Steve McCoy has been posting a lot of interesting stuff on the suburbs, urban living, etc. But I found this posting interesting, regarding the flight from the cities and even the suburbs, to farther out places in search of affordable housing. Makes me wonder what impact this is going to have on the church? Then the other day I read this article, The Long and Grinding Road: The rat race is turning into a marathon. Inside the lives of ‘extreme commuters’.
As more and more people commute farther and farther to work so they can live in places that are affordable, I think it is going to have a devastating impact on certain aspects of the church community. This is already an issue in Los Angeles, and it is an issue in our church community because our church is sort of off the beaten path…not in a suburb, but up on a hill off the 405. Traffic city!
How does it affect us in the church:
1. For example, it affects me as the college director. My wife and I live in Pasadena, CA. I commute from Pasadena to Los Angeles (near Encino). That’s only a little over 20 miles, but that is 20 plus miles in LA traffic…210 to the 134 to the 101 to the 405 south. Hour to an hour and a half in traffic. Plus as the college director I spend a majority of my time out of the office with students in Westwood, near USC, near LMU, etc. So on top of commuting to and from work, I probably spend at least another 2-3 hours driving around to meet students, volunteers, etc. That’s not everyday. But that’s on a pretty long and busy day.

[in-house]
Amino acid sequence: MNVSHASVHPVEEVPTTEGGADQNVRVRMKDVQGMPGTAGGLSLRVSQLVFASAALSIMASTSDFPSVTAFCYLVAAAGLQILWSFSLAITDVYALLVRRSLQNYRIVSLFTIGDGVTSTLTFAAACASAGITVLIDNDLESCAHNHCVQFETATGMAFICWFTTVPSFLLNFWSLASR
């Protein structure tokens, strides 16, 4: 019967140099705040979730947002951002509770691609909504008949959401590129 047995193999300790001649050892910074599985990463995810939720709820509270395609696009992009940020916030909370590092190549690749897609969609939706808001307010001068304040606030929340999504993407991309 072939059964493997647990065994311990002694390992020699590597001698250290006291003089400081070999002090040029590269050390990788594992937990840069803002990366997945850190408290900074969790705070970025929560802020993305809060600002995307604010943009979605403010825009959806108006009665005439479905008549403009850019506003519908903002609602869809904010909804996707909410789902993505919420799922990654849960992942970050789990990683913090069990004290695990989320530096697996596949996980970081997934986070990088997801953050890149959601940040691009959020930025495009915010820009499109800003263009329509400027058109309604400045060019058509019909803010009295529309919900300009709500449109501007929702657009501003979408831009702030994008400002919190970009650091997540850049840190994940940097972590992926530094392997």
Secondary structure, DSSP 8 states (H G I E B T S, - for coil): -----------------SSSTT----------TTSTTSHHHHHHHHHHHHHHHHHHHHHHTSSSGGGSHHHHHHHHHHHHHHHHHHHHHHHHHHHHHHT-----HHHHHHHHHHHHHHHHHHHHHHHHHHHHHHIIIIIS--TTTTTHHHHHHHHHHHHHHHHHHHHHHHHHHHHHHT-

2. For example, it affects people who volunteer. I have students who go to school full-time, who work part-time to make money, need to study, etc, etc, and they volunteer in the college ministry. But sometimes it is hard to get up to church. A student can live in Westwood (UCLA), which is only like 5 miles from the church, but during rush hour that commute can sometimes be about 45 minutes.
3. For example, Saturday night events at our church are greatly impacted because we are off the 405. And no one wants to be on the 405 on Saturday, especially going south.
Cost of Living. Affordable Housing. Traffic. Commuting. Etc. These are all interesting factors that are impacting church communities and will continue to do so. Especially since we as Christians often seek churches outside of our communities we live in and head into other communities that have churches that we want to be a part of. And in Los Angeles, it is very difficult to live anywhere in this city. So often, church staff often have to commute into work since they cannot afford to live in the neighborhoods that their churches are in.
Just my ramblings, but I’m wondering what long-term impact this is going to have. And if gas prices keep rising…well, who knows what is going to happen.